We Shouldn’t Destroy What Is Working in Our Economy

We Shouldn’t Destroy What Is Working in Our Economy

We Shouldn’t Destroy What Is Working in Our Economy

As policy-makers move to drive inflation down, it is essential that they don’t lose sight of the economy’s bright spots.


When people are asked what is the number one problem facing the economy, they overwhelmingly say it’s inflation—and they aren’t wrong. Inflation has been higher, broader, and more persistent than most experts predicted last year. The US annual inflation rate in May was 8.6 percent—the highest since 1981. Even before Russia’s invasion of Ukraine sent energy and food prices soaring, inflation had been higher than economists and lawmakers should have been comfortable with. Combating it requires an all-of-the-above approach, from investments in infrastructure to alleviate supply chain problems to public funding of care work to help with the labor supply. The Federal Reserve will need to tamp down demand, but it is not the solution. If the Fed raises interest rates too high too fast, it could trigger another recession. Only the government can provide the industrial policy that we need to ensure stability in food and energy prices.

Yet amid the rising prices, there are positive signs in the economy, ones that matter for everyday people. Right now, the labor market is stronger, more dynamic, and more equitable than nearly anyone following the economy foresaw. As we consider how to move the pandemic recovery into the next stage, these developments need to be not only acknowledged but protected.

First, the labor market has not been this strong for workers this early in a recovery in generations. And that is most likely due to the effects of the American Rescue Plan. There are between 1.75 million and 3 million more jobs than the Congressional Budget Office projected without the ARP, and labor force participation is 0.3 percent higher and unemployment 1.5 percent lower. This has left the United States in a much better position, both in terms of overall growth and wages, than Europe, which is facing similar inflation challenges.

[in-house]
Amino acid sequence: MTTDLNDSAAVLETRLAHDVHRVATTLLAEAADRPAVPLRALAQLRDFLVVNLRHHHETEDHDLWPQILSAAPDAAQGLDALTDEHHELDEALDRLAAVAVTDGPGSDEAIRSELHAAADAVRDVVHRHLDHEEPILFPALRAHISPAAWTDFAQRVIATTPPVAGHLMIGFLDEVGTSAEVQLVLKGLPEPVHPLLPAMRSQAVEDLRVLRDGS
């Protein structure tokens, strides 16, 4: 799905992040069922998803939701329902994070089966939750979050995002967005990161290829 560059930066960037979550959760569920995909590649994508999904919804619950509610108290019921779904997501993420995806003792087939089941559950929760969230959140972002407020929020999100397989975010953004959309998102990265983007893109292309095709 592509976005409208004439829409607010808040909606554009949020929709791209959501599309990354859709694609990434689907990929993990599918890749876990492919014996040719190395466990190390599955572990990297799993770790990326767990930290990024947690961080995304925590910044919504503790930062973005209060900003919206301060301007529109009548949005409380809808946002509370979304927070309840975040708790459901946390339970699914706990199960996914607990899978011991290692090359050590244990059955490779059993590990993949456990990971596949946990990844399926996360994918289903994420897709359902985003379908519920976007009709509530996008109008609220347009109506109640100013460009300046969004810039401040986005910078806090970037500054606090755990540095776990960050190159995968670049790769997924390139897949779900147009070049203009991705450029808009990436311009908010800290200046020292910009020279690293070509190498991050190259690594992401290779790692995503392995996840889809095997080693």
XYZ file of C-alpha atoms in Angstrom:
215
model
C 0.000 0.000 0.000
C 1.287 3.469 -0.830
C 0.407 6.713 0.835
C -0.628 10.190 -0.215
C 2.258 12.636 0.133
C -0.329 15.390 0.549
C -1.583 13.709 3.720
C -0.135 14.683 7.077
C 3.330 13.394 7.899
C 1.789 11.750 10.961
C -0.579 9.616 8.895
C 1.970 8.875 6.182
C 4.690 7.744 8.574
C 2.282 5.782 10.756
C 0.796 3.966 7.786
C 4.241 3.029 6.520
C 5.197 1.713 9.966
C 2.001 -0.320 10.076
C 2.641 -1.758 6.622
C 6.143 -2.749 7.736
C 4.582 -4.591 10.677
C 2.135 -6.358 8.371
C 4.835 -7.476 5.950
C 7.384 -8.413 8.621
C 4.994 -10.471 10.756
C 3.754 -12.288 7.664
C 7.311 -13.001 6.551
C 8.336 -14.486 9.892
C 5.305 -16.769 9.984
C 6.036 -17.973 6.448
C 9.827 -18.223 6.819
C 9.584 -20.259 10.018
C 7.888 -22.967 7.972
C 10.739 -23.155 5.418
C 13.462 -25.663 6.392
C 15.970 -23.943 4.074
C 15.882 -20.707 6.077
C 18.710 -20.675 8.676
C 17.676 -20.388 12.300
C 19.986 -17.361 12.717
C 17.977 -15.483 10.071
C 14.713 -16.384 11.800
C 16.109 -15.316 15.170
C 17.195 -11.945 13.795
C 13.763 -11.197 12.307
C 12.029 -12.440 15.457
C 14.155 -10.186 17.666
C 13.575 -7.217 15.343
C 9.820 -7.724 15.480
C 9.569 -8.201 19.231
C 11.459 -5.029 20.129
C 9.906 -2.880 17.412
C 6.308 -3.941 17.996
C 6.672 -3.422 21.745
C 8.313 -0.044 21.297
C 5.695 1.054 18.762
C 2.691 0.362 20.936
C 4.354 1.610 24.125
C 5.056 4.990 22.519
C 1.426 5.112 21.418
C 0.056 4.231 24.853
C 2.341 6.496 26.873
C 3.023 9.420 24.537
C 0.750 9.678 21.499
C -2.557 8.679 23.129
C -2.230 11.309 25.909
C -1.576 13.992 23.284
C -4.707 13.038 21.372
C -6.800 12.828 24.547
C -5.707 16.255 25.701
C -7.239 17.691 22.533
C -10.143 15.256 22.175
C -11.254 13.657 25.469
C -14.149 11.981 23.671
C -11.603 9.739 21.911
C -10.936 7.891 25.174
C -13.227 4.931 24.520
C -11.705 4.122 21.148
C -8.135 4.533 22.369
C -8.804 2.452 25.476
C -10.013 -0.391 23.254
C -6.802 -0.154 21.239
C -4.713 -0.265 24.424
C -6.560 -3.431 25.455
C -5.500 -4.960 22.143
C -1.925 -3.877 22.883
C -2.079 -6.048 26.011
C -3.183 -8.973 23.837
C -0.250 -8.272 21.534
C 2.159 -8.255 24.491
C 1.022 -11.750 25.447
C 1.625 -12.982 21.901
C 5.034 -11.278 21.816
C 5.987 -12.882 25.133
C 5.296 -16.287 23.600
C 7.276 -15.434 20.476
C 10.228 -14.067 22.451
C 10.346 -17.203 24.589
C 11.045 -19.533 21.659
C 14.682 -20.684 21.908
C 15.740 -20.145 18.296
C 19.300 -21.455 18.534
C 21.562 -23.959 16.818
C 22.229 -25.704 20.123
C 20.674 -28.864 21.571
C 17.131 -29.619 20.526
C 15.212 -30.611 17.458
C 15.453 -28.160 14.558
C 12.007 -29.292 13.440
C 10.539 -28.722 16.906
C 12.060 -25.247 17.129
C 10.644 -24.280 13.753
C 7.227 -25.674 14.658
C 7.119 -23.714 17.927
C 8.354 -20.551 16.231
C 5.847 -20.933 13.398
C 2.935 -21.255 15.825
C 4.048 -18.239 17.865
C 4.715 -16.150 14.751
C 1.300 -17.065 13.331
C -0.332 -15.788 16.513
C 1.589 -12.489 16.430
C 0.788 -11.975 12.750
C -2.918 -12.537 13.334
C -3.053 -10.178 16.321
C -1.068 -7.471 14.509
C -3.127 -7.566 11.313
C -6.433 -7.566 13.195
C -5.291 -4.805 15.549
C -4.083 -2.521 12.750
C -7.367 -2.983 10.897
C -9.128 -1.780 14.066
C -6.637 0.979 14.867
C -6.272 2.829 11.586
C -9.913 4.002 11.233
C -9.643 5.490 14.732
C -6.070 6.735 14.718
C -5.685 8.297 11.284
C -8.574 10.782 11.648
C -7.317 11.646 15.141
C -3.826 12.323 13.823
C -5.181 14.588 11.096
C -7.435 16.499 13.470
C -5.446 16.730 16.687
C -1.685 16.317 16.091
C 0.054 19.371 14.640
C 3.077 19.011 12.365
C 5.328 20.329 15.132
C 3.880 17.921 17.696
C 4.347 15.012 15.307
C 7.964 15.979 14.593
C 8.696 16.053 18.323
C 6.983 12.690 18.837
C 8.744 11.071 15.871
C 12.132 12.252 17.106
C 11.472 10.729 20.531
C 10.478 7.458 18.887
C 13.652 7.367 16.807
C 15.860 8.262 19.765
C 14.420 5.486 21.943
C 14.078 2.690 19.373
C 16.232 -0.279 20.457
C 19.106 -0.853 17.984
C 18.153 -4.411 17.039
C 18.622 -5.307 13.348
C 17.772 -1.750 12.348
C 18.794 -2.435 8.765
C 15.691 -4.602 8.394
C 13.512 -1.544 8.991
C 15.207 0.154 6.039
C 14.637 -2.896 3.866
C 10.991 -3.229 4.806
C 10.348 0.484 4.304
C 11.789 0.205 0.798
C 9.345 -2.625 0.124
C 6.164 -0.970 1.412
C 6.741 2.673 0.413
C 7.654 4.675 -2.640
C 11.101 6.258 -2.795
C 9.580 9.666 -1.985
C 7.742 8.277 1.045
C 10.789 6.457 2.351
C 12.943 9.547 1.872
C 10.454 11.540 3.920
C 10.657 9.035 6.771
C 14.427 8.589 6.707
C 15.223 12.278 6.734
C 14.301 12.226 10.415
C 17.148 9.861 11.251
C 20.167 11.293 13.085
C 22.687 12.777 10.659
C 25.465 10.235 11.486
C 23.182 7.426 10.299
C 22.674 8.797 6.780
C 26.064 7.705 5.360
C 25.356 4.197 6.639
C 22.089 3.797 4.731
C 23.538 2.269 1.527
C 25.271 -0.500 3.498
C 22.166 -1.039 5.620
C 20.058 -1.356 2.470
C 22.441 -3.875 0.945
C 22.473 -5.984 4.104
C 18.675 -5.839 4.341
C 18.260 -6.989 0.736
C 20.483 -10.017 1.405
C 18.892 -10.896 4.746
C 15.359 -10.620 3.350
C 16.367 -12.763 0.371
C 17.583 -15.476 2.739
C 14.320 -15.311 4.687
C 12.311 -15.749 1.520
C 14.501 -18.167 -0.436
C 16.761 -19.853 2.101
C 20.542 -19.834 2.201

The second strength is labor market dynamism. Over the past decade, economists and popular commentators have argued, correctly, that labor markets were too cold—meaning there were too few people switching jobs, starting businesses, or otherwise moving to find better and more productive places to work. This wasn’t just bad for workers; it was bad for the whole economy, which lost productivity and growth and became more sclerotic.

This problem has been solved by the white-hot labor market. Workers are upgrading their jobs at a record pace, with strong wage growth as a result. Though inflation has taken a bite out of workers’ paychecks, wages have been increasing for those at the bottom of the income distribution. As the economist Arindrajit Dube has found, while workers in the middle of the income distribution have seen a slight drop in their wages in inflation-adjusted terms, those in the bottom 10 percent have seen a 5 percent increase. This is unlike what happened in previous recoveries, in which benefits went to the wealthy first before trickling down to anyone else.

Which leads to a third strength: the numerous ways this economic recovery has been uniquely equitable. As Joelle Gamble, the chief economist at the Department of Labor, recently observed, Black men have a higher employment rate now than they did before the pandemic. More generally, increases in employment have been broadly shared, especially when compared with the recovery that followed the Great Recession.

Economists have found that the recovery in the labor market is running eight years faster than the previous one. And the rebound after the Great Recession was especially slow for those traditionally excluded from the job market, but during this one, people across genders, ages, and education levels have seen significant and swift gains. Though there is a long way to go in alleviating underlying inequities—Black men, for instance, still face an unemployment rate 2.1 percentage points higher than the overall rate—a strong labor market can ensure that the recovery isn’t isolated to those who were already well-off. An economic slowdown, however, would likely harm workers of color and other vulnerable groups disproportionately.

As policy-makers move to drive inflation down, it is essential that they don’t lose sight of these important developments. There’s room to land a soft recovery and keep what’s working in our economy. But to do that, we need to recognize that, in addition to the problems, there are encouraging trends that we must fight to preserve.

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